Junta Cronies Eye Telenor’s Myanmar Business
By The Irrawaddy 11 November 2021
With Norwegian telecom giant Telenor Group’s plan to sell its local business in Myanmar to Lebanese investment company M1 Group mired in uncertainty, businesses owned by military cronies are showing an interest, sources close to them and local telecom operators told The Irrawaddy.
Telenor announced in July that it was selling its local operations to M1 Group for US$105 million. The move prompted criticism from rights groups, who said Telenor had failed to consult civil society stakeholders on the sale, and pointed to M1’s business dealings with authoritarian regimes. Telenor confirmed its plans in September, however, saying it could not maintain its presence in Myanmar, as doing so would require it to help the military regime conduct surveillance of its clients.
The military regime is however reluctant to approve the deal with M1, and has indicated it favors at least part-ownership by a local company.
Among the companies that have signaled interest in purchasing Telenor Myanmar are Amara Communications Co. Ltd., a subsidiary of IGE Group owned by U Nay Aung, who is a brother of Myanmar Navy chief Admiral Moe Aung; and KT Group owned by Johnathan Kyaw Thaung, which has partnerships with military-linked businessmen including U Aung Pyae Sone, the son of coup leader Min Aung Hlaing.
Yoma Strategic Holdings, a Myanmar conglomerate owned by tycoon Serge Pun involved in banking and other consumer industries, is also interested in acquiring a stake in Telenor Myanmar, Financial Times reported.
Together with Telenor Group, Yoma Strategic Holdings and Yoma Bank—both of which are affiliated with Serge Pun—run the mobile financial services business Wave Money. Telenor has a 51-percent stake in the business with Yoma Strategic Holdings holding 44 percent and Yoma Bank 5 percent.
M1, an investment firm owned by the family of Lebanese Prime Minister Najib Mikati, is in advanced talks about a partnership with at least one Myanmar company, Shwe Byain Phyu Group, which has interests in petrol stations and gem mining, Reuters has reported.
Swe Byain Phyu’s chairman, Thein Win Zaw, is a director of Mahar Yoma Public Company, part of a consortium that has a stake in military-owned telecom operator Mytel.
“As IGE Group is currently engaged in telecommunications services, it is more interested than other companies in purchasing Telenor Myanmar,” a director of a local telecom company told The Irrawaddy.
He suggested a consortium of local businesses rather than a single business is likely to purchase Telenor Myanmar because it needs a huge amount of investment to run a telecommunications service.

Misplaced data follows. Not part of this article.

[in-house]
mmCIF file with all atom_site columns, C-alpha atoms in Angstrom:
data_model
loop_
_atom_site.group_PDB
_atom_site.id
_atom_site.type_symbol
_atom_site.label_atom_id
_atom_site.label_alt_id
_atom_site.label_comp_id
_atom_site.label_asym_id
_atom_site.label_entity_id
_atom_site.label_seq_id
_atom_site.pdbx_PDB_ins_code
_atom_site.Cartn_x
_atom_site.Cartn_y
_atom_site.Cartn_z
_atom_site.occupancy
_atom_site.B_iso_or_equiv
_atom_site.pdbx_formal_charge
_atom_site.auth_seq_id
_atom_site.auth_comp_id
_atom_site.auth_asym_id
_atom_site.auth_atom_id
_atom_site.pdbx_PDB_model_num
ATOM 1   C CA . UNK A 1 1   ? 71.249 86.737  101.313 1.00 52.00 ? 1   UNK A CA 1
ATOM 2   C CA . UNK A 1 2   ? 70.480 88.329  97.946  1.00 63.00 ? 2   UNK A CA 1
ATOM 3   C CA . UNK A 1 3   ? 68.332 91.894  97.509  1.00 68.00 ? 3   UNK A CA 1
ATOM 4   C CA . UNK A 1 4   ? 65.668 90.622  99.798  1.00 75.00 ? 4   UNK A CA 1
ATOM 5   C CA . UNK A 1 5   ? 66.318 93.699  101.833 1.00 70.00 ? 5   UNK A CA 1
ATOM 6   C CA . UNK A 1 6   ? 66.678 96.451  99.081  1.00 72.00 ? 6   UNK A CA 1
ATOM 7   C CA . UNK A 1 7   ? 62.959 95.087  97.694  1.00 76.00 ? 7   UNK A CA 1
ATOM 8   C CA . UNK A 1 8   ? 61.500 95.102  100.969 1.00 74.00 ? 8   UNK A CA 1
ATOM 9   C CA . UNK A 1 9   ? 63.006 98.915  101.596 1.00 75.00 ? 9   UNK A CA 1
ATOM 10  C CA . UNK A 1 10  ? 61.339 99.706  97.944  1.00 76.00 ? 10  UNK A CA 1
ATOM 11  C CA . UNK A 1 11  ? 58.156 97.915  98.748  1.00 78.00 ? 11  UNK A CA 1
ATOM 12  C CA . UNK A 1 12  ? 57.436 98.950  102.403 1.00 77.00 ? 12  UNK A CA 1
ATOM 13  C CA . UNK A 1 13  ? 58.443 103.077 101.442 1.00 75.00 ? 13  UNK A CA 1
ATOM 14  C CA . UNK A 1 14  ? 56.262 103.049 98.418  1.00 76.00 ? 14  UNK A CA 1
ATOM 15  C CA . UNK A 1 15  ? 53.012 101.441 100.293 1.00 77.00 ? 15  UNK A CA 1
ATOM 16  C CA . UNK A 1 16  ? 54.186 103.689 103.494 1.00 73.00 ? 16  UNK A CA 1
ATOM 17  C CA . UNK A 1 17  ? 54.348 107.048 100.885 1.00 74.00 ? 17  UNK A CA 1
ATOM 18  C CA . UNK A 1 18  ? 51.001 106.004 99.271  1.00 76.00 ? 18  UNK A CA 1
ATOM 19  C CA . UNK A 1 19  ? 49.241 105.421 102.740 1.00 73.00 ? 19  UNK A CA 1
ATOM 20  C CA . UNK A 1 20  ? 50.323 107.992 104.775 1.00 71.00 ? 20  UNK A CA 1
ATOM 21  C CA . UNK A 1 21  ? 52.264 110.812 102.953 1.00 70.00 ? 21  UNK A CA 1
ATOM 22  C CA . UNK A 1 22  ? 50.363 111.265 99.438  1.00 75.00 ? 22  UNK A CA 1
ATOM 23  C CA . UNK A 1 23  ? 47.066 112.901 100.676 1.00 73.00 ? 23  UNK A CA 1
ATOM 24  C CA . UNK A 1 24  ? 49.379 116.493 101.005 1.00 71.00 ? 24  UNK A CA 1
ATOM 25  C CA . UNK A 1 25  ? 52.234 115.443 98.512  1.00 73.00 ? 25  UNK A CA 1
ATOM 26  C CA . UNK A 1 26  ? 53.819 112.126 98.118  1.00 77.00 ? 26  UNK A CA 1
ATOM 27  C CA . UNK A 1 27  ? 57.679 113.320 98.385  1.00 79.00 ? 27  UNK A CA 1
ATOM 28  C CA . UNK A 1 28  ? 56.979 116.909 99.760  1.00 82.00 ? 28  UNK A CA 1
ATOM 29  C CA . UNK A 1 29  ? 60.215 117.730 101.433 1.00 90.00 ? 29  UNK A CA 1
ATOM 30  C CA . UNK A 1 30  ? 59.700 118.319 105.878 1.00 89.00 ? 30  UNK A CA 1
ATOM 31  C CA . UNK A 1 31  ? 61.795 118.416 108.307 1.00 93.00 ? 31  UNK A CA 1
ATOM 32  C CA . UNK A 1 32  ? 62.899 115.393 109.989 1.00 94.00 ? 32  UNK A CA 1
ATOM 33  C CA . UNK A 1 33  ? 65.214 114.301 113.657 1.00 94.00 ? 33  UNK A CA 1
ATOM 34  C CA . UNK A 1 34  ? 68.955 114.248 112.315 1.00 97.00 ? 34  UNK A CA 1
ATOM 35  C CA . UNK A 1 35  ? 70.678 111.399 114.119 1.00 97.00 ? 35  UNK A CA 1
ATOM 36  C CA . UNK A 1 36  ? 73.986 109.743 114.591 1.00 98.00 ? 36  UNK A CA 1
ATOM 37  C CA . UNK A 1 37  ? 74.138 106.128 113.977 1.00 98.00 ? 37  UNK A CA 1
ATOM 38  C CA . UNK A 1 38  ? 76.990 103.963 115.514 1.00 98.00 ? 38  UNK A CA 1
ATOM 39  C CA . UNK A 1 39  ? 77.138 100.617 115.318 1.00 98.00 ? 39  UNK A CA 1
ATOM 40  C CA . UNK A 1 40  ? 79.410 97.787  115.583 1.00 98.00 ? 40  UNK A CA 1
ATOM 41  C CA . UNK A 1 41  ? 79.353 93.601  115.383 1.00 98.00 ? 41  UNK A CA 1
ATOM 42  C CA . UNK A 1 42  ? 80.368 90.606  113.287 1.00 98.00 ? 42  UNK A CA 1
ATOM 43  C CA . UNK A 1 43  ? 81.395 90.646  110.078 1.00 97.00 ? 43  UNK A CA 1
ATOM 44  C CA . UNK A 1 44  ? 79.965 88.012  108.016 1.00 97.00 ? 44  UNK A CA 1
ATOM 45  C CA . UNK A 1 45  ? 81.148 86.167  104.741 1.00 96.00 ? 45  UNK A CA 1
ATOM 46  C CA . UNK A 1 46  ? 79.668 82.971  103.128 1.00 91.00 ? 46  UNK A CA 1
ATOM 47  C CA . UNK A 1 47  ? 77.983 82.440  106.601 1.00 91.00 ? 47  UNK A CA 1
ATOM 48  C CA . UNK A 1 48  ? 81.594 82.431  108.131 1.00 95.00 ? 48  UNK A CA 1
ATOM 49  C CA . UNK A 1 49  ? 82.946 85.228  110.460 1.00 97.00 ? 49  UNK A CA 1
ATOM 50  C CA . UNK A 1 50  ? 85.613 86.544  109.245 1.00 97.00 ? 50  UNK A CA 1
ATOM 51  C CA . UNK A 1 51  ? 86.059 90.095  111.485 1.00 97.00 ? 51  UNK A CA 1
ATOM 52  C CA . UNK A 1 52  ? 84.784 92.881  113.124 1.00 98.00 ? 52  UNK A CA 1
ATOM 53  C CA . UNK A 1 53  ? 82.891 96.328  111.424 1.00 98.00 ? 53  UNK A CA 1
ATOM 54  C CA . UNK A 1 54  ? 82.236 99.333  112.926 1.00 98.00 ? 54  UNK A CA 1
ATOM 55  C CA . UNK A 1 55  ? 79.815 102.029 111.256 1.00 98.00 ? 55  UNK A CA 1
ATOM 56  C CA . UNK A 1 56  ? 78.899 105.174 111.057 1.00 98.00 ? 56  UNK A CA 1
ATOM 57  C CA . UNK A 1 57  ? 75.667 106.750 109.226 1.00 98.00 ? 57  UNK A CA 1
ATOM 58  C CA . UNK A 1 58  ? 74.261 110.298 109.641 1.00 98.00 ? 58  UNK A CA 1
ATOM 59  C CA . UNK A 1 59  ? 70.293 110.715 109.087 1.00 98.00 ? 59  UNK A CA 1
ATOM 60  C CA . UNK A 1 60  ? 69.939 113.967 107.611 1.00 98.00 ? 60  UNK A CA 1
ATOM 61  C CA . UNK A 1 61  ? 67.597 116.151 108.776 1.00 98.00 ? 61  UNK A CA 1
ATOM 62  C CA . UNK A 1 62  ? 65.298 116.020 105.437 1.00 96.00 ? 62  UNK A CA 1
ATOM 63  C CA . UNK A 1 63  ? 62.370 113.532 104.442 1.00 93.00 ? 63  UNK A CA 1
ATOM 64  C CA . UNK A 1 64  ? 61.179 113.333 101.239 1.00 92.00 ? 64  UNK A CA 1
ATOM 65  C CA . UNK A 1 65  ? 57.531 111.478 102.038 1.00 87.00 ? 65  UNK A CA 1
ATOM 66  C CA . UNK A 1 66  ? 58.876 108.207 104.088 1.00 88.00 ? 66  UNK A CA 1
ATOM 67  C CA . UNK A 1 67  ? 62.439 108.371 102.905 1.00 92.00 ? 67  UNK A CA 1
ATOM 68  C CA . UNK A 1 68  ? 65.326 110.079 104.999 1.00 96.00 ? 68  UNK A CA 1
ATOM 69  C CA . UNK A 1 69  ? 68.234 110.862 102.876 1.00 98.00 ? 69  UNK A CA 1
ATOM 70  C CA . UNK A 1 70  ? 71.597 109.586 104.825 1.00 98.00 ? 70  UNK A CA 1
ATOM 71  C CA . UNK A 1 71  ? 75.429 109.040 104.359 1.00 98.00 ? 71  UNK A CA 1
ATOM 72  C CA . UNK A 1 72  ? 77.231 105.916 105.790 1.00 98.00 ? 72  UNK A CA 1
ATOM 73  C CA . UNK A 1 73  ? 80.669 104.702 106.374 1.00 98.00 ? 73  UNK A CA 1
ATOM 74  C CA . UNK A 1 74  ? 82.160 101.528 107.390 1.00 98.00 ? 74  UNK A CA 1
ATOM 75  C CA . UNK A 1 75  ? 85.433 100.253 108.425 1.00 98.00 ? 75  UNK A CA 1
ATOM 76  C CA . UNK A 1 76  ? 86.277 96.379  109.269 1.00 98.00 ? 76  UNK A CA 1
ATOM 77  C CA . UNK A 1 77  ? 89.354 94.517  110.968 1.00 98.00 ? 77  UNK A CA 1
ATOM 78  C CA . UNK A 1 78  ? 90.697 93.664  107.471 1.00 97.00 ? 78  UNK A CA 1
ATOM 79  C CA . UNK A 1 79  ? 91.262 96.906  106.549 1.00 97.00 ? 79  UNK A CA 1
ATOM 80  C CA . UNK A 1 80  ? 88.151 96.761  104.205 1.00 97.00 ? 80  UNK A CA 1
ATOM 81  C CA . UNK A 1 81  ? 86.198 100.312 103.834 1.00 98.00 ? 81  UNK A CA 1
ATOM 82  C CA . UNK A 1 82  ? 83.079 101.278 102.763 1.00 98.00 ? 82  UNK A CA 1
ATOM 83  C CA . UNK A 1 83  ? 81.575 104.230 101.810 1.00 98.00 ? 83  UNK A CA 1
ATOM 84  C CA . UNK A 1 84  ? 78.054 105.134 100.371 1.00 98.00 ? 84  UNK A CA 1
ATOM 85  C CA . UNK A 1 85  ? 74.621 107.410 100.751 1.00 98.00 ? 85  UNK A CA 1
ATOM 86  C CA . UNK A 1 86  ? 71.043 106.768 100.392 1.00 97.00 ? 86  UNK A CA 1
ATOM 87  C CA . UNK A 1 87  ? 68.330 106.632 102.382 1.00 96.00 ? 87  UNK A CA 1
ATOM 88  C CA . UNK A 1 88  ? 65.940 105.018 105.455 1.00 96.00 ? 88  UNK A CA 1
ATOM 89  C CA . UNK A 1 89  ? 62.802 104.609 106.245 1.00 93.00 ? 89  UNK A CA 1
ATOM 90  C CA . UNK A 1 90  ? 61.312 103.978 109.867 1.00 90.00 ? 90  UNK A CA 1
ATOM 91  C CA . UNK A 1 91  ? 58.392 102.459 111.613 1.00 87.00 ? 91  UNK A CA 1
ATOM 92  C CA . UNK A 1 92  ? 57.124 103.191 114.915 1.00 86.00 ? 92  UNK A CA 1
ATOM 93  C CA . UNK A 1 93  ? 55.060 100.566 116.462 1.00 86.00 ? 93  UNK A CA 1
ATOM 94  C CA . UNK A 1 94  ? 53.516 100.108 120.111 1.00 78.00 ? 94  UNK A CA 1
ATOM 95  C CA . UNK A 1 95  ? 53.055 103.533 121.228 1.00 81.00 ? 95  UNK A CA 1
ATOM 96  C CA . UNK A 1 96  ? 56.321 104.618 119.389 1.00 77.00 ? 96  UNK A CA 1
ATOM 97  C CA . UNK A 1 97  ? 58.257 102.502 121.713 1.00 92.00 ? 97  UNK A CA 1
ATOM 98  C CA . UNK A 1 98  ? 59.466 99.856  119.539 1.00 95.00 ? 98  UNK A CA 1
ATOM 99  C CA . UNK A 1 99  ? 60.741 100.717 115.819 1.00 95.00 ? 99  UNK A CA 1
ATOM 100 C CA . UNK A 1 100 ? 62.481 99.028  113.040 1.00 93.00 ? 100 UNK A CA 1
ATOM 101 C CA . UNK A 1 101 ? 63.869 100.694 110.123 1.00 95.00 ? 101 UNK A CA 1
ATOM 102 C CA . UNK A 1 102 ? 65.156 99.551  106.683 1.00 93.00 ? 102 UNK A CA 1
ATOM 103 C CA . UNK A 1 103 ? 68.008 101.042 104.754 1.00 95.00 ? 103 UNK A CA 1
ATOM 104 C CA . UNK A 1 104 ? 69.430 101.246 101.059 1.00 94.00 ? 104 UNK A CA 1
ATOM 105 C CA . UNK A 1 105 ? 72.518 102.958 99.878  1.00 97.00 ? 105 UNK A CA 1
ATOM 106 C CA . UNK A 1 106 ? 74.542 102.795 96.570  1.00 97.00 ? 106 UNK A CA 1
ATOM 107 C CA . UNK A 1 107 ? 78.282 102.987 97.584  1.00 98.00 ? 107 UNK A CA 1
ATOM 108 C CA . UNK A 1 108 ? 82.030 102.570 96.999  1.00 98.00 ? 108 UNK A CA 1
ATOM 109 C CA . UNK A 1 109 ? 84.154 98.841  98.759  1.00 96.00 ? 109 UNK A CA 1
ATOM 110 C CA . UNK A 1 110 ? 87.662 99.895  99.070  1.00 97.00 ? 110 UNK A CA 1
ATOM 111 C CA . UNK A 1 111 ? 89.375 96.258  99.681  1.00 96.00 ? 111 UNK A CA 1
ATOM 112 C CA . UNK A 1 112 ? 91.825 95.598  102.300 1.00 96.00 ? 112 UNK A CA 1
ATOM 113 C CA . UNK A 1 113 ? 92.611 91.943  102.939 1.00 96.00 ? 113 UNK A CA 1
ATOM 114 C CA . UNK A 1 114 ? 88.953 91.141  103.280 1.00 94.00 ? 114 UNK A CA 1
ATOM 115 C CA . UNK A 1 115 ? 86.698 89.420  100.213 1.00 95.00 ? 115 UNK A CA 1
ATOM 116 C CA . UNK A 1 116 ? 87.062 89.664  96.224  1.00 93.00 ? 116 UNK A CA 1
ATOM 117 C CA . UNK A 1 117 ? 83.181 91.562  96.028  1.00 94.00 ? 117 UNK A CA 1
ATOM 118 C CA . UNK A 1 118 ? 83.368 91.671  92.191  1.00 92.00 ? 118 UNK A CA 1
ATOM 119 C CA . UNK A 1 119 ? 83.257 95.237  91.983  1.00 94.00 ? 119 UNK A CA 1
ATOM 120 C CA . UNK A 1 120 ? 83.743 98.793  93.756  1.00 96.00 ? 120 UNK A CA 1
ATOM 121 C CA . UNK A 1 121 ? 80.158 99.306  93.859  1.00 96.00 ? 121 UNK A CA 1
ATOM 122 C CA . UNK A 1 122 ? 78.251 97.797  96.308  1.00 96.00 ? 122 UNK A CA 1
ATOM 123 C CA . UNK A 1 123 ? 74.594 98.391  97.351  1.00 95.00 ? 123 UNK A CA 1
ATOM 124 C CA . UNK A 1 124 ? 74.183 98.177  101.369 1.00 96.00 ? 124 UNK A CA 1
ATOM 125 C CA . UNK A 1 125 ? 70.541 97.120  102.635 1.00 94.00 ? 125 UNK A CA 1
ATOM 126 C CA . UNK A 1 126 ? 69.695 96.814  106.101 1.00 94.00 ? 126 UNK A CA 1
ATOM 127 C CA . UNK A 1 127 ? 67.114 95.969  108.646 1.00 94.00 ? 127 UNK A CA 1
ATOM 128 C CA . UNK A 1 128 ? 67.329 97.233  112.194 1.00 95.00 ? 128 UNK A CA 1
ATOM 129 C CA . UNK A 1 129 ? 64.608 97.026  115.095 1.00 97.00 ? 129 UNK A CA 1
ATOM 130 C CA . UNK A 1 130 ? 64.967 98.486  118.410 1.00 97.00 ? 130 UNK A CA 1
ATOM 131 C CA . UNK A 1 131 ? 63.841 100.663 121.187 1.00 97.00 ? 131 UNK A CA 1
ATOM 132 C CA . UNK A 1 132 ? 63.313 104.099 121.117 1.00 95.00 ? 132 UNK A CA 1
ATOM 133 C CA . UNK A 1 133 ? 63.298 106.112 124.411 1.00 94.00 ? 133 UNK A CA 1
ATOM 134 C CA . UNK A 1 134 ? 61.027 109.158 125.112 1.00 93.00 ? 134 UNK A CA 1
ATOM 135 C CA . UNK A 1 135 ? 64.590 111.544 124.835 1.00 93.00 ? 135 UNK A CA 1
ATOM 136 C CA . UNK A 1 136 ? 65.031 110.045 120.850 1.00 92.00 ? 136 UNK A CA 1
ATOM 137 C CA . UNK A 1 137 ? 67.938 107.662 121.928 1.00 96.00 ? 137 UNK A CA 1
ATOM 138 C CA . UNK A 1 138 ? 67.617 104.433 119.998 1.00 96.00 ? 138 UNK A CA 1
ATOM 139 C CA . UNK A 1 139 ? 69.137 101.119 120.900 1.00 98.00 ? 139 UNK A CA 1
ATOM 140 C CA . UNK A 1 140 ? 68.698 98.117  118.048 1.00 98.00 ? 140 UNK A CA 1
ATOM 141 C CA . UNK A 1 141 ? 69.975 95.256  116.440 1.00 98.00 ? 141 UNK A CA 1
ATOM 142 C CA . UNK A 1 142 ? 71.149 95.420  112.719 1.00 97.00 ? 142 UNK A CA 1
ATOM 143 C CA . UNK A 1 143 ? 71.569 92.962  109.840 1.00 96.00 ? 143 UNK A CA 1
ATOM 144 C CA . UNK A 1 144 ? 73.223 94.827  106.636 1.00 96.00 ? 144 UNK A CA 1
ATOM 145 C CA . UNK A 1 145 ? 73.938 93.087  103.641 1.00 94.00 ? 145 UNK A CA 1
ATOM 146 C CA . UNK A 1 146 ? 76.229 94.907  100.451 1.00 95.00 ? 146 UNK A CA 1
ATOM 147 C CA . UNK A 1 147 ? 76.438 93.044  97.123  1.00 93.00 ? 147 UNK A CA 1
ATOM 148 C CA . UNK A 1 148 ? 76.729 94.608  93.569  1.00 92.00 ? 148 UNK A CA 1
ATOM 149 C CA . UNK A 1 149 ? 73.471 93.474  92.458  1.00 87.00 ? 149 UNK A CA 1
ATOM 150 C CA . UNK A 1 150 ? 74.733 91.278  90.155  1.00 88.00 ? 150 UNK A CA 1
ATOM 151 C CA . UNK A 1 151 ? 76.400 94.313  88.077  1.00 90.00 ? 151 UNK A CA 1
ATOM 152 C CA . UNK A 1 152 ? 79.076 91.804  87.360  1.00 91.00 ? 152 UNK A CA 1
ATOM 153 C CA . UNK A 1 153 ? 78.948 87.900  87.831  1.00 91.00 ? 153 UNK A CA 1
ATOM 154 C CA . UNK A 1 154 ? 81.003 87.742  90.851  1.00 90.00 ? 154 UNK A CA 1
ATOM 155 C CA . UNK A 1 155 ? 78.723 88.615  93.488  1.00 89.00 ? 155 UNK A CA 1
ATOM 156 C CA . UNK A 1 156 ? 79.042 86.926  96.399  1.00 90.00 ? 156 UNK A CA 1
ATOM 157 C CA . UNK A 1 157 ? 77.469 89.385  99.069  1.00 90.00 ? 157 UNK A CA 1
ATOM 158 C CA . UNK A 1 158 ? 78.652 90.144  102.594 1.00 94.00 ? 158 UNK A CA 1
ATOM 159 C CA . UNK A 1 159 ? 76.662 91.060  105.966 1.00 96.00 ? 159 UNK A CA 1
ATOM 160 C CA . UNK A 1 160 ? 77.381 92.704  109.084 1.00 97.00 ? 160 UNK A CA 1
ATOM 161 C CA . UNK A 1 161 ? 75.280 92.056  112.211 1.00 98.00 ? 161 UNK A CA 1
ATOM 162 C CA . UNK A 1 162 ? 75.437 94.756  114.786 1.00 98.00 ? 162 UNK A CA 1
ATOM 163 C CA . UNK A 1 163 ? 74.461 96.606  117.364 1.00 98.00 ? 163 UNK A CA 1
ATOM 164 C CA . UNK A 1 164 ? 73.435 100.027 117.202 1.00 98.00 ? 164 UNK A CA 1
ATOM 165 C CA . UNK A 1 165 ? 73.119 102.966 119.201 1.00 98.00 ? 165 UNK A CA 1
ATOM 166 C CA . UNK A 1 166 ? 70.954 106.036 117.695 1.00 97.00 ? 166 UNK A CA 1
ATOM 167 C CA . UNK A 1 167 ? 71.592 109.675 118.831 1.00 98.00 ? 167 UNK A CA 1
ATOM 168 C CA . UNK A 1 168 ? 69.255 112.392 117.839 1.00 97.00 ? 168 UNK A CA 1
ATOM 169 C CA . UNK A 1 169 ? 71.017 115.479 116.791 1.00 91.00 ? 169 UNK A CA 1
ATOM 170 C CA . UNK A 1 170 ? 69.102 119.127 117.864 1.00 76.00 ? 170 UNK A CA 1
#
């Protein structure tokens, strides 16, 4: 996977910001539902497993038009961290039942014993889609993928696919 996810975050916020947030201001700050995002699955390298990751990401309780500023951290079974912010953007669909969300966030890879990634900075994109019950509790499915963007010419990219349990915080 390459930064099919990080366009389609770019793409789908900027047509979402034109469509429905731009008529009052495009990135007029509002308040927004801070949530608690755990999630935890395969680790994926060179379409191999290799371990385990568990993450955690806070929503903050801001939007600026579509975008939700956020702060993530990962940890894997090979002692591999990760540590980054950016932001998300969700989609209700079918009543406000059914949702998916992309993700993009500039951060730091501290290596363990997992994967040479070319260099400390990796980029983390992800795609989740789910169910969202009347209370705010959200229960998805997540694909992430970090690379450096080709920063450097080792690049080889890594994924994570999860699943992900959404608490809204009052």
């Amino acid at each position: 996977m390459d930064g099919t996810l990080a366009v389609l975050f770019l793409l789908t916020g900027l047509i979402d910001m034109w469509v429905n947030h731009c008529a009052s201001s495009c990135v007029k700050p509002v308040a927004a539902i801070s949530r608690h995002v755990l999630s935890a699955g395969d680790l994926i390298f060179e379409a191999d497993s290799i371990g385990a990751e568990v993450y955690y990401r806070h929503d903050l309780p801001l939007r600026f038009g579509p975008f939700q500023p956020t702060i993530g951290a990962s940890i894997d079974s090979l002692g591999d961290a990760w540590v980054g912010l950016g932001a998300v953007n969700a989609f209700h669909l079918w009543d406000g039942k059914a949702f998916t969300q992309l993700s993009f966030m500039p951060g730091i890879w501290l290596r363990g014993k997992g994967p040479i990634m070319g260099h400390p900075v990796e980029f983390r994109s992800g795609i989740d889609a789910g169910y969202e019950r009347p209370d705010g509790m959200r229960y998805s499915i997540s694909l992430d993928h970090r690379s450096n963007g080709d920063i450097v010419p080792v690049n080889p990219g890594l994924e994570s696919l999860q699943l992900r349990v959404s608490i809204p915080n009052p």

Amara Communications Co. Ltd. is interested in acquiring a stake in Telenor Myanmar if the opportunity arises, U Myint Ko Ko, head of legal and regulatory at Amara Communications, told The Irrawaddy.
However, he added, “Even if we have a chance to acquire and operate it, we won’t if its operation could impact the privacy of the public, or if the concession is not transparent,” he told The Irrawaddy.
He said it was currently difficult to confirm whether Amara Communications could buy a stake in Telenor Myanmar, because the Ministry of Transport and Communications has not yet made an official decision.
A person at KT Group who took The Irrawaddy’s call declined to answer questions.
Telenor said it is waiting for a formal response from the junta-controlled Ministry of Transport and Communications to its request to sell its Myanmar unit to M1. Ministry officials declined to comment when asked by The Irrawaddy if the regime is pressuring the Norwegian telecom operator into selling its Myanmar business to local companies.
There is no existing law in Myanmar regulating what sort of companies a telecom operator can or cannot sell its business to, said a former senior executive from a telecom operator.
“They might invite bids just to show that there is transparency in the process. But there are many ways to make the tender under the table,” he said.
Telenor Group might come under greater pressure from international human rights agencies if it sells its business to companies with links to Myanmar’s military, he said.
When Telenor and Qatar’s Ooredoo were granted telecom operator licenses in 2013, nationalist and anti-Muslim groups called for a boycott of Ooredoo, warning that such a sensitive sector should not be sold to a company based in an Islamic country.
The military regime might prefer a joint venture between a foreign firm and Myanmar companies as it can be technically challenging for local firms to operate telecom services alone.
Apart from Telenor and Ooredoo, two other telecom operators in Myanmar are joint ventures between local and foreign businesses: MPT is a joint venture between state-owned Myanma Posts and Telecommunications and Japanese firms KDDI Corporation and Sumitomo Corporation; and Mytel is a joint venture between Vietnamese military-run Viettel, Myanmar military-run Star High Public Co. Ltd. and Myanmar National Telecom Holding, which is a consortium of 11 local companies.
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